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Archive for the ‘respite’ Category

At the last meeting, carers raised several issues about the carers grants. John Edwards has agreed to attend a future meeting, and has also sent some comments:

He said there have been a number of factors which have affected the process, which had been fairly straight forward before.

He has moved to take over older persons services, so that he is still the Local Authority link into 5 Boroughs, but doesn’t have any operational responsibility. This also meant he was in a different location to the person who had been helping him.

There were also complications around changing computer systems. Mental health had been the last service area to go live on the Local Authority’s new computer system.

He hopes to get some admin support so that he can receive applications directly and have someone to add them to the system for him.

He asked that carers appreciate these difficulties, which are hopefully temporary, and he will attend the group in the New Year.

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Meeting notes – september

We discussed Breaks and Benefits

Carers Breaks

Staff and carers all described concerns about carers grant applications:

  • they had been having difficulty getting decisions made

  • carers are angry about the change in criteria – so that the person needs to be under secondary services

  • one person described how the person they support receives therapy from a private company – but the carer was still not entitled to support

Most carers had had a break from the carers centre – this is open to all carers including those who support someone under primary care. But there is only one break per household and looked after person.

  • Many carers support more than one person – they are only entitled to one break even though they are potentially taking on a larger responsibility.

  • If several members of the household, including neighbours and friends, are needed to support one person, there is only one carers’ break between them. We feel this is unfair on people who support those who need 24/7 care and who therefore ‘jobshare’ between several people, who all need a break.

Benefits

People are getting anxious about Work Capability Assessments (WCA).

One carer reassured us and described what the process had been like for the person he supports. The assessor had been very reassuring, saying that it was ‘just a change of name from Incapacity Benefit to Employment Support Allowance (ESA)’. He said it sounded more like the old way, where they got in touch with you every 6 months or so to see how you’re doing.

But if the person doesn’t attend the assessment, the benefits stop. This affects the whole family.

One person described how their money had been stopped and they had to appeal. They got a letter of support from their GP and it went ok on appeal.

Marcus has been to WCA with clients.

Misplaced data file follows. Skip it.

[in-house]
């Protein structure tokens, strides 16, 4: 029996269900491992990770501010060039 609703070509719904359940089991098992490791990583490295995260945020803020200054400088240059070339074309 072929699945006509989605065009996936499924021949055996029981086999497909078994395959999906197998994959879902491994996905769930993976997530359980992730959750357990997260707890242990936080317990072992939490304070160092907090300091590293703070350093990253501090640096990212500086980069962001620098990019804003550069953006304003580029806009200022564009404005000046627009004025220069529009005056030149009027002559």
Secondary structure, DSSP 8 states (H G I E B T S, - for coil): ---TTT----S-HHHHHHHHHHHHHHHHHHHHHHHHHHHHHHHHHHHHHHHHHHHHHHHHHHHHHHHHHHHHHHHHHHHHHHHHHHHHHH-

The assessment is not a medical – it is an assessment. They ask questions about what you are capable of doing. So, for example, they might ask you about watching television as a way of assessing your ability to concentrate and sit still.

After the WCA, you get a letter saying whether you’ve been put in the WRAG (Work related activity group) which gives help to get you back to work, or the support group, which is more like the old Incapacity Benefit.

Carers may not know a letter has arrived – either about the appointment or about changes to benefits. Carers emphasized people can go to the wrong place and miss their appointment, or they may say nothing is wrong with them – and the benefit, which the whole family may rely on, is stopped.

Carers are worried that all people are being reassessed. And about the impact this has on the whole family.

Letters from the Job Centre or about benefits

People can get very stressed and anxious after receiving letters.

We have heard that the Job Centre are sending out letters to all people who are already on ESA and in the WRAG, to say that, if the proposed Work Related Benefits changes are made, then in April 2012, people will only receive ESA for 12 months.

This may be a distressing letter to receive.

We are concerned about any letter from Job Centre or Benefits office. They are often confusing letters and we suspect some people will believe their own benefits have been stopped. BUT this change hasn’t been decided in parliament yet.

Before the WCA assessment, some people receive a Capacity for Work form. This can be difficult to fill in. Together staff can’t fill it in and they refer people to CAB, Stevensons solicitors or DASH. But Stevensons are so busy they have closed their lists for 3 weeks. CAB can be difficult to get an appointment with. Dash are based at Windle Pilkington’s House and their number is 01744 453053

People also described receiving a ‘benefits integrity check’ which involved a phone call and a long form which is sent back to Chelmsford. They receive no feedback about this process, and are left feeling very anxious. We think it is related to Income Support.

One carer described how she had received two letters – one saying she owed money and the other saying they owed her money. The letters were scary. She was very grateful to staff at the Carers Centre for helping her to sort it out promptly.

If the person you support receives any letter from benefits or job centre, please do get reassurance and help with it.

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Direct Payments – Carers thought the process of applying was far too complex so that carers give up trying to apply. We are told that for physical health, a decision is made within 2 visits, whereas for mental health it takes at least 3 or 4.

No carers have applied for a direct payment for themselves (unlike in Halton).

At the Forum meeting, people who use services said that there were long delays in hearing about decisions once everything is sent off.

Carers Breaks funding – There are 2 kinds of break moneys available locally:

i) for all carers – through the Carers Centre – some carers had applied and received this within 4 weeks. Not all carers knew about it. Some had been told there were no forms at the moment.